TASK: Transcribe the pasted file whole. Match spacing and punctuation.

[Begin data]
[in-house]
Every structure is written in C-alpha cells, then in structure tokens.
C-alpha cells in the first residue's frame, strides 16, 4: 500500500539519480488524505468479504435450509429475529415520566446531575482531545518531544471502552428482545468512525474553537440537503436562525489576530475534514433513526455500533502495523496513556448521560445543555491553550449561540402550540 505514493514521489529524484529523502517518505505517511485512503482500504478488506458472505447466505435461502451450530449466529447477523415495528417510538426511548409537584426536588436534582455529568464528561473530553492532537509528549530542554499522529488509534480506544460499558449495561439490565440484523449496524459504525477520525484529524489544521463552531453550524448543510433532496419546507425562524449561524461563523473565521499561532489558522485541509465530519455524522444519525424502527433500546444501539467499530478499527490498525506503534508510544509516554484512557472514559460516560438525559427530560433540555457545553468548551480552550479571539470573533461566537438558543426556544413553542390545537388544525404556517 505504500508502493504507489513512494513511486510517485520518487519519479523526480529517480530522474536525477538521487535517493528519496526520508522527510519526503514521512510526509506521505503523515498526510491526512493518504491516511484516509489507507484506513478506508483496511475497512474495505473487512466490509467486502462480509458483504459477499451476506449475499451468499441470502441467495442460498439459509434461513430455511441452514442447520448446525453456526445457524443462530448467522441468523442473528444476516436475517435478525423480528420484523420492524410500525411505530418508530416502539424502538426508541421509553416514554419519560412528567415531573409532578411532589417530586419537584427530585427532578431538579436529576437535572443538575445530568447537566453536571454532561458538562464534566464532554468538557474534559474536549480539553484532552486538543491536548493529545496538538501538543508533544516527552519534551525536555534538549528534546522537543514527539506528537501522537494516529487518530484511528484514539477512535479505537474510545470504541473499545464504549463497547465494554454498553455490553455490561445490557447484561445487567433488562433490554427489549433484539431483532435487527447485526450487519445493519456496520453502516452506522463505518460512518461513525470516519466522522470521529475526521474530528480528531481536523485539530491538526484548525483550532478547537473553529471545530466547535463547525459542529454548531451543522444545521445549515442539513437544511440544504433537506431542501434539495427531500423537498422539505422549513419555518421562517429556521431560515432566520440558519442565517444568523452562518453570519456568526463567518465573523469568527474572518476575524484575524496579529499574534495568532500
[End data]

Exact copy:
[in-house]
Every structure is written in C-alpha cells, then in structure tokens.
C-alpha cells in the first residue's frame, strides 16, 4: 500500500539519480488524505468479504435450509429475529415520566446531575482531545518531544471502552428482545468512525474553537440537503436562525489576530475534514433513526455500533502495523496513556448521560445543555491553550449561540402550540 505514493514521489529524484529523502517518505505517511485512503482500504478488506458472505447466505435461502451450530449466529447477523415495528417510538426511548409537584426536588436534582455529568464528561473530553492532537509528549530542554499522529488509534480506544460499558449495561439490565440484523449496524459504525477520525484529524489544521463552531453550524448543510433532496419546507425562524449561524461563523473565521499561532489558522485541509465530519455524522444519525424502527433500546444501539467499530478499527490498525506503534508510544509516554484512557472514559460516560438525559427530560433540555457545553468548551480552550479571539470573533461566537438558543426556544413553542390545537388544525404556517 505504500508502493504507489513512494513511486510517485520518487519519479523526480529517480530522474536525477538521487535517493528519496526520508522527510519526503514521512510526509506521505503523515498526510491526512493518504491516511484516509489507507484506513478506508483496511475497512474495505473487512466490509467486502462480509458483504459477499451476506449475499451468499441470502441467495442460498439459509434461513430455511441452514442447520448446525453456526445457524443462530448467522441468523442473528444476516436475517435478525423480528420484523420492524410500525411505530418508530416502539424502538426508541421509553416514554419519560412528567415531573409532578411532589417530586419537584427530585427532578431538579436529576437535572443538575445530568447537566453536571454532561458538562464534566464532554468538557474534559474536549480539553484532552486538543491536548493529545496538538501538543508533544516527552519534551525536555534538549528534546522537543514527539506528537501522537494516529487518530484511528484514539477512535479505537474510545470504541473499545464504549463497547465494554454498553455490553455490561445490557447484561445487567433488562433490554427489549433484539431483532435487527447485526450487519445493519456496520453502516452506522463505518460512518461513525470516519466522522470521529475526521474530528480528531481536523485539530491538526484548525483550532478547537473553529471545530466547535463547525459542529454548531451543522444545521445549515442539513437544511440544504433537506431542501434539495427531500423537498422539505422549513419555518421562517429556521431560515432566520440558519442565517444568523452562518453570519456568526463567518465573523469568527474572518476575524484575524496579529499574534495568532500